It was during this time of frustration, right after graduating from high school, that Pastor Eugene met a man named Raymondo Gonzales. Raymondo was a custodian at the IBM complex where Eugene’s mother had a deli. He spoke only Spanish, but coincidentally Eugene had labored through four years of Spanish and AP Spanish in high school, and was fluent. The guy had, from an external perspective, nothing going for him,” Eugene recalled. “But he just had something about him. It was magnetic, it was fragrant, it was intoxicating, it was scandalous. It made you angry, because he had something that you didn’t have. He and I became very good friends, and he would always say, ‘Eugene, you need Christ in your life. He loves you. He’s the way, the truth, and the life. And no one comes to the Father except through Him.’ And he would always invite me to accept Christ at work, and I’d always say no. But sometime in that summer, in the privacy of my room, in a very unintelligent, broken, simple, organic, mundane prayer I said, ‘God, I need You. And I want to believe in You and follow You.’” Up to that point, Eugene’s mother had been the only believer in the Cho family. She had been praying for them every day, and that summer she saw every member of her family come to Christ through different means.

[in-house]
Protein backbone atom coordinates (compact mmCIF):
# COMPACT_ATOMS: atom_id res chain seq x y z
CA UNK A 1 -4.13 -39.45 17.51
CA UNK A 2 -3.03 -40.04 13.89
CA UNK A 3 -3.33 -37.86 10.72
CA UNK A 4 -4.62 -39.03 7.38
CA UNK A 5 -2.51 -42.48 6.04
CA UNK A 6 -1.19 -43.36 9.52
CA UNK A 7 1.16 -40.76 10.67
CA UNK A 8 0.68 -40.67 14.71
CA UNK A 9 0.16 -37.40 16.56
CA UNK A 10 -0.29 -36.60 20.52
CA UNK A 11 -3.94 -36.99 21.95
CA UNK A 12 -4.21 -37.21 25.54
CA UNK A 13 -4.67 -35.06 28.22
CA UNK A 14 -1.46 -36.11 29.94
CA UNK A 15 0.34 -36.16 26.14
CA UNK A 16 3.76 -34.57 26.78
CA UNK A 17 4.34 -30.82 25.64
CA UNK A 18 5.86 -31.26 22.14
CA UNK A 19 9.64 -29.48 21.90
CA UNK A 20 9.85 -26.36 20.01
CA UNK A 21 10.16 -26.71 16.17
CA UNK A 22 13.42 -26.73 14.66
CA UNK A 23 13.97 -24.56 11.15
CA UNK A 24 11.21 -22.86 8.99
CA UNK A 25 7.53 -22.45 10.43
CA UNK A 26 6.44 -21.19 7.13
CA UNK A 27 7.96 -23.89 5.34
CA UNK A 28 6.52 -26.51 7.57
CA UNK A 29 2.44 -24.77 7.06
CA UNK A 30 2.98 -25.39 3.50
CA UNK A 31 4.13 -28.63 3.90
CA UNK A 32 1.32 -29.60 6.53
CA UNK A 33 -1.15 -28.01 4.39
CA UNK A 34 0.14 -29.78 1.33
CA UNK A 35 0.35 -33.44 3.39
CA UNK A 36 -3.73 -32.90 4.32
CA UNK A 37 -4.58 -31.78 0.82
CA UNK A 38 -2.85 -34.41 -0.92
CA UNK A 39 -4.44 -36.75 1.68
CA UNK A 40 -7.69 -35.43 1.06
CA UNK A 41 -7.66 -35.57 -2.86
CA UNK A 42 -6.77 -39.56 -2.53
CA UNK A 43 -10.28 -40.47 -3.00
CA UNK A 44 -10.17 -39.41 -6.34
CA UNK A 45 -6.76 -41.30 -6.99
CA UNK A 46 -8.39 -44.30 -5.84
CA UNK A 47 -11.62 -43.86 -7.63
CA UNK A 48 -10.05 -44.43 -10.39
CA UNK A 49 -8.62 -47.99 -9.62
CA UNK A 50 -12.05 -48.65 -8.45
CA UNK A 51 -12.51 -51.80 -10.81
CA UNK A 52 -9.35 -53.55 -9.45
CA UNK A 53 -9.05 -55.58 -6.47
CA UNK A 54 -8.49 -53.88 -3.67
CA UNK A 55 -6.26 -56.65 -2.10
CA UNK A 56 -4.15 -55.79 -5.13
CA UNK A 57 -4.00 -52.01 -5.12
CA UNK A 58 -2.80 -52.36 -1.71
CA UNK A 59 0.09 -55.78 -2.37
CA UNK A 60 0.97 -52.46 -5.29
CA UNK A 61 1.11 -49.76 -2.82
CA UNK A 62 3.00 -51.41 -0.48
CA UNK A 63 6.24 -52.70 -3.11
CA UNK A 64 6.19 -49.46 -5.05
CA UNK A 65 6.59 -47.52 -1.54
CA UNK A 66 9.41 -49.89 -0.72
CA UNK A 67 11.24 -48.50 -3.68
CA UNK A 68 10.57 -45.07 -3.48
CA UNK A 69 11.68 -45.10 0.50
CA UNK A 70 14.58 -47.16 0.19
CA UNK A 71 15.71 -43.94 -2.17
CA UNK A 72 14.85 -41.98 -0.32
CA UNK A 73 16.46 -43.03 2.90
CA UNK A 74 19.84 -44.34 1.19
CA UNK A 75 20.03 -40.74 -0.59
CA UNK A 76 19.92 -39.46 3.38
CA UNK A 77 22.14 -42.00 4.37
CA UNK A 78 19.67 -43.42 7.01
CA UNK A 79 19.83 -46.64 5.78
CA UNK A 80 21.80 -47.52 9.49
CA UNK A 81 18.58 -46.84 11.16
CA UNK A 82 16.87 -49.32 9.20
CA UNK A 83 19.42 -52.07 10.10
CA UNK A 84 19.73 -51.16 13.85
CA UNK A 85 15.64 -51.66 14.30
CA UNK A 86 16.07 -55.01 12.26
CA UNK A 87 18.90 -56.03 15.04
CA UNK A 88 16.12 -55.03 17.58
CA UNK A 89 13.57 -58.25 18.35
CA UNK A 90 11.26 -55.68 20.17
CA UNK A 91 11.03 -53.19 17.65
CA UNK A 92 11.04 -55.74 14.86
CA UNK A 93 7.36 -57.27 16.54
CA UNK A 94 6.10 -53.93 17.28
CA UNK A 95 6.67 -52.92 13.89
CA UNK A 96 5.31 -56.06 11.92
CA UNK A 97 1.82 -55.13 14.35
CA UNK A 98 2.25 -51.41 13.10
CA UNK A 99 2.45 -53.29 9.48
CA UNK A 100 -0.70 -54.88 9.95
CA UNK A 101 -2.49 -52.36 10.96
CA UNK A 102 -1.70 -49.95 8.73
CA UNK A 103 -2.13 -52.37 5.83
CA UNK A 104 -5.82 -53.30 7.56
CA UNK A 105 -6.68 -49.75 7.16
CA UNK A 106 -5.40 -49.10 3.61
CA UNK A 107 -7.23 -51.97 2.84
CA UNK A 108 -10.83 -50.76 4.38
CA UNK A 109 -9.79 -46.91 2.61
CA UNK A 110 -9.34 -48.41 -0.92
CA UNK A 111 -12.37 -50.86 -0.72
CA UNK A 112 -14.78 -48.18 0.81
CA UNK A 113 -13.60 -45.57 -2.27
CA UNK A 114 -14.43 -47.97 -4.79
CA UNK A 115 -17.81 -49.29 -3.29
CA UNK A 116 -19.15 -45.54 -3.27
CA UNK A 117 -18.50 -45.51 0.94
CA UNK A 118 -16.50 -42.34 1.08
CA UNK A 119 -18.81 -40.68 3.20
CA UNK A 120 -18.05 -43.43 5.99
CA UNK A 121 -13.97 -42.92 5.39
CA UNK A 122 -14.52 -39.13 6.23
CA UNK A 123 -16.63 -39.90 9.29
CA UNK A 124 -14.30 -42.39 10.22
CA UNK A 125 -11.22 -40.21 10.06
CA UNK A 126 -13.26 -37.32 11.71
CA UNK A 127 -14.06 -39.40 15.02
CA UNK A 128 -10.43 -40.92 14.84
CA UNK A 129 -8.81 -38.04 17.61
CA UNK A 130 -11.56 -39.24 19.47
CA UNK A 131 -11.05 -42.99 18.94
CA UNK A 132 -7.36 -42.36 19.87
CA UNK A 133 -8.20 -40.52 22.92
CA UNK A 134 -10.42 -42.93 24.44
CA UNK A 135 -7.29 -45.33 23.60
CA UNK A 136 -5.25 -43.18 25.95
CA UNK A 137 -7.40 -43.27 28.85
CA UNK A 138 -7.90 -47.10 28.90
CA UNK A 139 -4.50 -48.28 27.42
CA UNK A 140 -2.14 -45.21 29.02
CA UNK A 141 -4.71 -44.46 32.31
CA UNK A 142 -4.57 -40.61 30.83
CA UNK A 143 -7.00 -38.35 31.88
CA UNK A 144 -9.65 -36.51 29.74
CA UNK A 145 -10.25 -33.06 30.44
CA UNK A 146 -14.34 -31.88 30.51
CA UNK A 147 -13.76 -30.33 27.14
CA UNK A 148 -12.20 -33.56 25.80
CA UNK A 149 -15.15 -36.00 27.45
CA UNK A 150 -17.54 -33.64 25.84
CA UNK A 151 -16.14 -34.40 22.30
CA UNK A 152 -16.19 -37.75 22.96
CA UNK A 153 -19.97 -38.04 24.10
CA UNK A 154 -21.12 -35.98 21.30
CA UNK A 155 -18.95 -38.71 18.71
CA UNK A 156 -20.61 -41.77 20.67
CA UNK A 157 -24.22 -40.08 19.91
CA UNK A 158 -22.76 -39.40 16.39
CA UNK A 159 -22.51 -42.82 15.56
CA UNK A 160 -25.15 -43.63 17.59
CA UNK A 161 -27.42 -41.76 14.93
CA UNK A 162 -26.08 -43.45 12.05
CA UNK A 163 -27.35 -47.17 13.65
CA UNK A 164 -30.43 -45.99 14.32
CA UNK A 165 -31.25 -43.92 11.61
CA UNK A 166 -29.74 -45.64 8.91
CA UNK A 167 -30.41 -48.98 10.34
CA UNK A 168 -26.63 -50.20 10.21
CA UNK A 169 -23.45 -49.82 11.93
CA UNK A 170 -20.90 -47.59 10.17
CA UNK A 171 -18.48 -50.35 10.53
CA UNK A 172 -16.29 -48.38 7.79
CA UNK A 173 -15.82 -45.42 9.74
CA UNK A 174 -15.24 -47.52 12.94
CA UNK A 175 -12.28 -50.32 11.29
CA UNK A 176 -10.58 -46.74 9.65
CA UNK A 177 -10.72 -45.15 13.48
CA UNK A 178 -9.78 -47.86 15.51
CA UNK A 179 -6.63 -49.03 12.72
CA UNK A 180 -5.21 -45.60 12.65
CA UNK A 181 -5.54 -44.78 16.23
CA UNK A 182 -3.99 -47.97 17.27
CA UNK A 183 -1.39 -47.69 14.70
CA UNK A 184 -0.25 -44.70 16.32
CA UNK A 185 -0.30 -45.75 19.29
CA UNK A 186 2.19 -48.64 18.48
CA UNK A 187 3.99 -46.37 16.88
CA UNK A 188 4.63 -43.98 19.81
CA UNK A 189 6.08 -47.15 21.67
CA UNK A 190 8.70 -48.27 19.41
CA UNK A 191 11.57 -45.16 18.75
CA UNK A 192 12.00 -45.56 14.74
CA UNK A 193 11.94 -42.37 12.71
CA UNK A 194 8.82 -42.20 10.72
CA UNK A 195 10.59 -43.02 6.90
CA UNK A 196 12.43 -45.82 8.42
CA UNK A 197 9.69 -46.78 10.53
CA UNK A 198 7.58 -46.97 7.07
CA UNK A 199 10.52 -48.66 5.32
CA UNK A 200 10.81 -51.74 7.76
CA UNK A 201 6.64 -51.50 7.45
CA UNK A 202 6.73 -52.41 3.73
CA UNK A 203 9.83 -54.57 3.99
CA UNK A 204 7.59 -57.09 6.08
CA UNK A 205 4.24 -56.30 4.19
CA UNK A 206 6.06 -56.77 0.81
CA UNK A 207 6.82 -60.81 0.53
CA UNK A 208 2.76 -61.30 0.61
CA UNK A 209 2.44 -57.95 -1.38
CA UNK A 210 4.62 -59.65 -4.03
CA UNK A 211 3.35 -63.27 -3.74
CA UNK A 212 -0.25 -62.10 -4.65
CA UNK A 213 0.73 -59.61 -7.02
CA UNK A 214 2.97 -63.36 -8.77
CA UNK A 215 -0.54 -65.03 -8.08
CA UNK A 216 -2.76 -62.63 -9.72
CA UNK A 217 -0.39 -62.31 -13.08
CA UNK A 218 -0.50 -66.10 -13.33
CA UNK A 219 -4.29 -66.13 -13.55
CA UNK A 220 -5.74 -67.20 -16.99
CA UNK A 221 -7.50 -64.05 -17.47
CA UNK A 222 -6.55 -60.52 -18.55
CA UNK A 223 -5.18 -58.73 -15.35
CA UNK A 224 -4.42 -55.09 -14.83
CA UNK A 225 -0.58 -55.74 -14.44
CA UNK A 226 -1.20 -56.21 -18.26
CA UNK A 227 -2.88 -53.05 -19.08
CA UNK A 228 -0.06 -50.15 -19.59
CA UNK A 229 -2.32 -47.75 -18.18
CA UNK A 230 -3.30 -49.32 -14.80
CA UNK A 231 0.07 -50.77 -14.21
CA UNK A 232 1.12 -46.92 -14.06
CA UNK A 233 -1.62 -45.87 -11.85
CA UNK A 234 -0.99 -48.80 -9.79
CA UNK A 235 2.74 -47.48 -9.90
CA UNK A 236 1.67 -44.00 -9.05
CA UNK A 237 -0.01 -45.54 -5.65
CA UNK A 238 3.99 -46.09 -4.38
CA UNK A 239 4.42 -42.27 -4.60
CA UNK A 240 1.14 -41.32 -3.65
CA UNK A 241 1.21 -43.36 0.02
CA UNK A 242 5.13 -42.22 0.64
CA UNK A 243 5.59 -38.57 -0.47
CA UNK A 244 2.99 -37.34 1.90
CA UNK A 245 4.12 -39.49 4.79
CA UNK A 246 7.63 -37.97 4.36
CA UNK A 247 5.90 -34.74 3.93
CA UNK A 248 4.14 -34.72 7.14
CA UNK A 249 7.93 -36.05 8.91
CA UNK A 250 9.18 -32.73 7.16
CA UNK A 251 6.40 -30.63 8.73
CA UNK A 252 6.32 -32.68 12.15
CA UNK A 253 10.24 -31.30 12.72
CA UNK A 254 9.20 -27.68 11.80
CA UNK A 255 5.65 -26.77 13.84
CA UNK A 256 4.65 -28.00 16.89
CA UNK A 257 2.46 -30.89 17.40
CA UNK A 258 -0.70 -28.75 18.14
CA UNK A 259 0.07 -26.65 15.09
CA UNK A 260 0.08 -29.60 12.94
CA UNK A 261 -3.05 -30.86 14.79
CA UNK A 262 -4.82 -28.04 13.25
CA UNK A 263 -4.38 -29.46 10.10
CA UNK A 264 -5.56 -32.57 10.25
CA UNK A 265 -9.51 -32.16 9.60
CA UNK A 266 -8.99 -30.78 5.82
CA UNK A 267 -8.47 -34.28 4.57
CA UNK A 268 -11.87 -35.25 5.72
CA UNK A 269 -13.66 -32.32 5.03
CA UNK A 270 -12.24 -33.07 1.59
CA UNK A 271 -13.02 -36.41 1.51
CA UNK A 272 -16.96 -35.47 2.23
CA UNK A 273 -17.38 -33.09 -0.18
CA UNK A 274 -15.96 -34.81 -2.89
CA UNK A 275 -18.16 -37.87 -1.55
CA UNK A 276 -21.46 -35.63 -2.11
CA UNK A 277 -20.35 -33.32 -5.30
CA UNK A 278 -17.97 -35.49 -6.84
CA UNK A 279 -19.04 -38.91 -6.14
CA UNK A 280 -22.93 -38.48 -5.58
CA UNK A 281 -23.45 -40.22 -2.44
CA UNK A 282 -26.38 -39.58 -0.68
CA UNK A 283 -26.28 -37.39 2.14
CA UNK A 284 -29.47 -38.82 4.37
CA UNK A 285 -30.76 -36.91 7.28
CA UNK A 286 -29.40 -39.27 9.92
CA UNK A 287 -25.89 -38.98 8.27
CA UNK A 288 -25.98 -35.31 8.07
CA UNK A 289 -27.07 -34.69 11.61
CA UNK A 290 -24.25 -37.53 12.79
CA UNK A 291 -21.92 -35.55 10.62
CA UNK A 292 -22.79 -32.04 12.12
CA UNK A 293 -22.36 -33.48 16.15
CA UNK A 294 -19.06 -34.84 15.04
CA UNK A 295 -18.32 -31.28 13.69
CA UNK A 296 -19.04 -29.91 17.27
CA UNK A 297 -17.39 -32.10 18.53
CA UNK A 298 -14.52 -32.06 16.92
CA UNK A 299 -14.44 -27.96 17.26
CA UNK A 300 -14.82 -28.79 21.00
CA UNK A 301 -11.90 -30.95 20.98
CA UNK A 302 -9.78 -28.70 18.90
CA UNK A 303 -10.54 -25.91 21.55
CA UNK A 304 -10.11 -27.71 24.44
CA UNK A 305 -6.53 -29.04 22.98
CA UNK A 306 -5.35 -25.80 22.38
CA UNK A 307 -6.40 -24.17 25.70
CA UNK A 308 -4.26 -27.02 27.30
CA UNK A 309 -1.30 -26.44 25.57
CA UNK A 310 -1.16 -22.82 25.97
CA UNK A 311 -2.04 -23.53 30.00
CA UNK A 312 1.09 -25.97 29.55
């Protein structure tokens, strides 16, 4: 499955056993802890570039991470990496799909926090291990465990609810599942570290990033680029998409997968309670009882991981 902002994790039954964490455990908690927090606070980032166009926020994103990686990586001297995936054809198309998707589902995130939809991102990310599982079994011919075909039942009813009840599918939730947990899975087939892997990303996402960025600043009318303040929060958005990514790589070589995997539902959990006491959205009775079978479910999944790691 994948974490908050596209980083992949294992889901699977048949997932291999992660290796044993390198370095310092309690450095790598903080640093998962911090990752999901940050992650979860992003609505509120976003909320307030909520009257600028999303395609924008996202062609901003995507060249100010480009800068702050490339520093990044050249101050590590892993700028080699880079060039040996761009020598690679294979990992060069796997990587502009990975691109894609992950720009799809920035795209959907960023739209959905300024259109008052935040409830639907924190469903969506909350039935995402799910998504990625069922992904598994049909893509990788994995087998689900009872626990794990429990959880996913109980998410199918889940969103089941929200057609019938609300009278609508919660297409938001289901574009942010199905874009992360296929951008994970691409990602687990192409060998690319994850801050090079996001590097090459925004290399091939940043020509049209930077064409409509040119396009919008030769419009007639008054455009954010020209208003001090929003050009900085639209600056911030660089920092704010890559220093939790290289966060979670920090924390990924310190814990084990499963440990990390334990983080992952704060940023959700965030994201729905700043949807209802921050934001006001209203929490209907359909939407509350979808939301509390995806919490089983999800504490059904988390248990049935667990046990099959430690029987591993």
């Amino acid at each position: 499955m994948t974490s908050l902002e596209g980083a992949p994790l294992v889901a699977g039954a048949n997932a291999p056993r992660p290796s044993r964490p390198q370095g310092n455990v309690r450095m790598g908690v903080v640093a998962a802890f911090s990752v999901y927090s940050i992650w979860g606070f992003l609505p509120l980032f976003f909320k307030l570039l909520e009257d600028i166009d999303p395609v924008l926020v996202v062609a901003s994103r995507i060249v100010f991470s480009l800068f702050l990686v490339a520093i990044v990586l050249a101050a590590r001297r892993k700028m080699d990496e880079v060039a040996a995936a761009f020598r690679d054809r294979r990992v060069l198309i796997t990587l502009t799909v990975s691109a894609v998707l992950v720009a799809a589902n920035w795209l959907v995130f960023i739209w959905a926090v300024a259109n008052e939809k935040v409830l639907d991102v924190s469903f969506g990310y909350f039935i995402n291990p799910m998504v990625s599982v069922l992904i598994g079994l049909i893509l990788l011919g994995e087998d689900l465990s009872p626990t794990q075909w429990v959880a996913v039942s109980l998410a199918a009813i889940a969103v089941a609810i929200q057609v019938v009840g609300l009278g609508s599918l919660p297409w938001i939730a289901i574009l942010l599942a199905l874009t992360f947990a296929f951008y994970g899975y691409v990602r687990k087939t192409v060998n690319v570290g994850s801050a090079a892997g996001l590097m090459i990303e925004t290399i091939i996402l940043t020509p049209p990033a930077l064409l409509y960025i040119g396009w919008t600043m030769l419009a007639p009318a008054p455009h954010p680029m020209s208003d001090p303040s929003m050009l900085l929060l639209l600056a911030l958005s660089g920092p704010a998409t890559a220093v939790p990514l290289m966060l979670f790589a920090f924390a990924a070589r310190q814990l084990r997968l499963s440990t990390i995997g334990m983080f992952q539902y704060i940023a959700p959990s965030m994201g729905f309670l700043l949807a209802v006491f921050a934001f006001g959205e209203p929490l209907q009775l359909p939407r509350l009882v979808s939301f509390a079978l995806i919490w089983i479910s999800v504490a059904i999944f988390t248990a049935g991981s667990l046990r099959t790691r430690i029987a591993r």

Pastor Eugene’s call to be a pastor came later on, in college. His decision to pursue the ministry was controversial. His parents had hoped for him to be a doctor, and even his mentors discouraged him. “Having made some very shady decisions early on in my faith in college,” he explained, “when I went to my pastor and my elders, they refused to write me a recommendation. And that was really painful because I realized, maybe I’m just not worthy to be a pastor. And everytime I went to speak with other pastors in that city, just for feedback, all of them had had a pretty divine experience. A dream had come to them, or a stranger had come to them, and it was very clear and divine for them. So I specifically prayed for something divine to take place, and again it was depressing because none of those things took place, even though I felt something in my heart. The last pastor that I spoke to said something I thought was pretty blasphemous. He said, ‘What do you want to do?’ And I just thought, excuse me? He said, ‘If you could do whatever you want for the glory of God, what do you want to do?’ And I said, ‘Is that a fair question? I mean, shouldn’t we be pondering not upon what we want, but what God wants and God’s will?’ And this pastor said, ‘You know, Eugene, the Holy Spirit dwells within you. If you could do whatever you want, what do you want to do?’ And I’d never heard a question like that, and I just said, ‘You know…I want to be a pastor.’ And I remember just uttering those words for the first time. And I was flooded with peace and joy.”